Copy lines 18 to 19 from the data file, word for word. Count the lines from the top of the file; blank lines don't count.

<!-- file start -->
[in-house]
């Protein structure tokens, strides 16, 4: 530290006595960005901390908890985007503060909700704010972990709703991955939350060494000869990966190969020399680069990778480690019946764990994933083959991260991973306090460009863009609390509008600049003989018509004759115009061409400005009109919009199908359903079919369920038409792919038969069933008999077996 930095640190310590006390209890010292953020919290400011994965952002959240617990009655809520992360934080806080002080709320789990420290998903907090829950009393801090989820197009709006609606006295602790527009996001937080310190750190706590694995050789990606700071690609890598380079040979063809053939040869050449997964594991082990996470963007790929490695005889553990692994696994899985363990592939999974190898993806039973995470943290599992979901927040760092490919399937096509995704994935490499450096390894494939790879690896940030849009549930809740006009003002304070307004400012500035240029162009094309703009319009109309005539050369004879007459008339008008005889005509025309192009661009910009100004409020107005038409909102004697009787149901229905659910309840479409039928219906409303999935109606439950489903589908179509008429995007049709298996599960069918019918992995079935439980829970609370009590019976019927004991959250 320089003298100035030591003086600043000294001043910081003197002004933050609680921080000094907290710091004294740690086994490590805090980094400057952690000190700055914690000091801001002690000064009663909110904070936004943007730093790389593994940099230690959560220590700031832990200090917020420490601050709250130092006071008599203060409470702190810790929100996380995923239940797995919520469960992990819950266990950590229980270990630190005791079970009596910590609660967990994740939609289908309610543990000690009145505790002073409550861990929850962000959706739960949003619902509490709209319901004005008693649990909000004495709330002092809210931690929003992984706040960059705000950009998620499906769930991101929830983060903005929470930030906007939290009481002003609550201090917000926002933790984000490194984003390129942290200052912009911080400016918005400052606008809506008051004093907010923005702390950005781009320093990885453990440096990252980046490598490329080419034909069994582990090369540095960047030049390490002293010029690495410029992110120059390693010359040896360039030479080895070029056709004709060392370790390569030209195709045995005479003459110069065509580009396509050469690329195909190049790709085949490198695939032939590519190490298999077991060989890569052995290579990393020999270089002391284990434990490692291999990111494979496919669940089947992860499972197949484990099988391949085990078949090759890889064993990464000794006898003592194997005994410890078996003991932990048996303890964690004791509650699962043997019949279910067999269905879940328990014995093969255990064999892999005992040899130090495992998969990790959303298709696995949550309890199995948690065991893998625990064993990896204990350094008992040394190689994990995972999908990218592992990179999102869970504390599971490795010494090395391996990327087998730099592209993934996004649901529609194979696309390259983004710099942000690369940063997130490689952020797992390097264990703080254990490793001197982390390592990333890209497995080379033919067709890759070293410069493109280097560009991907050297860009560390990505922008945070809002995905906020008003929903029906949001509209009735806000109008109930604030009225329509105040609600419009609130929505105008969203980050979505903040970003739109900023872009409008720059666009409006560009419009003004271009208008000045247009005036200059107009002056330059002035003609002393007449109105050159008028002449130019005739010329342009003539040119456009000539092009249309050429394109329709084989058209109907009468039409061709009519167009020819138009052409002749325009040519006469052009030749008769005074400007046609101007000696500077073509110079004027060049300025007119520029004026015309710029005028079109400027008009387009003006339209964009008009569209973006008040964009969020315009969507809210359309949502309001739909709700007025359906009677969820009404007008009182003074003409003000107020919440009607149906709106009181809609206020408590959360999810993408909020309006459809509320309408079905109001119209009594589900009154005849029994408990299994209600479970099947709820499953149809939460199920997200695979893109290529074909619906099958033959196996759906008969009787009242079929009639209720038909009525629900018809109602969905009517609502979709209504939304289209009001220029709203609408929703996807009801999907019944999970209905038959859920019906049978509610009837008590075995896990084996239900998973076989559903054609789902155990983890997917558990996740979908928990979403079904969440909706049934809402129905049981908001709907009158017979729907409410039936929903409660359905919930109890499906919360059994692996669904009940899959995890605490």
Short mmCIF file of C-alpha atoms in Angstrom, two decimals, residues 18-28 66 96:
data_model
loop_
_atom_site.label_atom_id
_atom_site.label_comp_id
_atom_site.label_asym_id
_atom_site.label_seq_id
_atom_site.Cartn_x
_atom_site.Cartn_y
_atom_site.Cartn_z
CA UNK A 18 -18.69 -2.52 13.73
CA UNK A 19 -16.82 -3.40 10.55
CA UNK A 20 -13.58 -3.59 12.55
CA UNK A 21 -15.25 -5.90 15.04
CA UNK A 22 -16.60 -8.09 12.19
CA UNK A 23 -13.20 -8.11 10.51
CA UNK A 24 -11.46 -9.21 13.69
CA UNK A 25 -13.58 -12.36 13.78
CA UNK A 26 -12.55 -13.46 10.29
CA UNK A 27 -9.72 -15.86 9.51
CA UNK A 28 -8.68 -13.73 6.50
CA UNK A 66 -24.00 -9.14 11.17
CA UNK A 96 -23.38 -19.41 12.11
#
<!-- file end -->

CA UNK A 23 -13.20 -8.11 10.51
CA UNK A 24 -11.46 -9.21 13.69